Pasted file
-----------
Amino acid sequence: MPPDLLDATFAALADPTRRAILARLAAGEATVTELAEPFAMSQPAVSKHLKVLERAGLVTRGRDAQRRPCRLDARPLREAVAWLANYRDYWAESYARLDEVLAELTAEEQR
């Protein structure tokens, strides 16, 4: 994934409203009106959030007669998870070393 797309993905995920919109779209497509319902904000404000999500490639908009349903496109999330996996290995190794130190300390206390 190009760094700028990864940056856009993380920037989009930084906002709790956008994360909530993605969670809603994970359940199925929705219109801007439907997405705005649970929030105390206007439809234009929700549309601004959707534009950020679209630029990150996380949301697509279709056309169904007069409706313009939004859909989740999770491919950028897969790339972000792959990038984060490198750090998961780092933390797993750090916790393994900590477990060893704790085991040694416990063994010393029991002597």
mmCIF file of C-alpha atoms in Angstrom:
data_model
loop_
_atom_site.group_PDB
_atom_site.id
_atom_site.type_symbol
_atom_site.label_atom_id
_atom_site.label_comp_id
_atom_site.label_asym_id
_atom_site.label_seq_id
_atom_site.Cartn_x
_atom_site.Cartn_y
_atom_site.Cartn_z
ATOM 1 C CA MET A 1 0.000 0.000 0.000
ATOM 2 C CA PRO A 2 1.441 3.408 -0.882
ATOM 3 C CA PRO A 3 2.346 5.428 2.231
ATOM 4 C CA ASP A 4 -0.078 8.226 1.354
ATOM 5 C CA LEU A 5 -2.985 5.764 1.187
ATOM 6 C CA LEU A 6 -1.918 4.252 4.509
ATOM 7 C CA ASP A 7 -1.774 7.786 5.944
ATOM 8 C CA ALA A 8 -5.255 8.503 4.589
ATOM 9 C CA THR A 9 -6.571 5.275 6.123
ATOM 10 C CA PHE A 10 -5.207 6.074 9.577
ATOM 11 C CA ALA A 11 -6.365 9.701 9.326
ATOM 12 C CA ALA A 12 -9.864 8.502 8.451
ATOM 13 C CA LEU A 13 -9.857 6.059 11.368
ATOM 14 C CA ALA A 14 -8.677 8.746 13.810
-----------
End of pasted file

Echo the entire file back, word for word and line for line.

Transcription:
Amino acid sequence: MPPDLLDATFAALADPTRRAILARLAAGEATVTELAEPFAMSQPAVSKHLKVLERAGLVTRGRDAQRRPCRLDARPLREAVAWLANYRDYWAESYARLDEVLAELTAEEQR
């Protein structure tokens, strides 16, 4: 994934409203009106959030007669998870070393 797309993905995920919109779209497509319902904000404000999500490639908009349903496109999330996996290995190794130190300390206390 190009760094700028990864940056856009993380920037989009930084906002709790956008994360909530993605969670809603994970359940199925929705219109801007439907997405705005649970929030105390206007439809234009929700549309601004959707534009950020679209630029990150996380949301697509279709056309169904007069409706313009939004859909989740999770491919950028897969790339972000792959990038984060490198750090998961780092933390797993750090916790393994900590477990060893704790085991040694416990063994010393029991002597």
mmCIF file of C-alpha atoms in Angstrom:
data_model
loop_
_atom_site.group_PDB
_atom_site.id
_atom_site.type_symbol
_atom_site.label_atom_id
_atom_site.label_comp_id
_atom_site.label_asym_id
_atom_site.label_seq_id
_atom_site.Cartn_x
_atom_site.Cartn_y
_atom_site.Cartn_z
ATOM 1 C CA MET A 1 0.000 0.000 0.000
ATOM 2 C CA PRO A 2 1.441 3.408 -0.882
ATOM 3 C CA PRO A 3 2.346 5.428 2.231
ATOM 4 C CA ASP A 4 -0.078 8.226 1.354
ATOM 5 C CA LEU A 5 -2.985 5.764 1.187
ATOM 6 C CA LEU A 6 -1.918 4.252 4.509
ATOM 7 C CA ASP A 7 -1.774 7.786 5.944
ATOM 8 C CA ALA A 8 -5.255 8.503 4.589
ATOM 9 C CA THR A 9 -6.571 5.275 6.123
ATOM 10 C CA PHE A 10 -5.207 6.074 9.577
ATOM 11 C CA ALA A 11 -6.365 9.701 9.326
ATOM 12 C CA ALA A 12 -9.864 8.502 8.451
ATOM 13 C CA LEU A 13 -9.857 6.059 11.368
ATOM 14 C CA ALA A 14 -8.677 8.746 13.810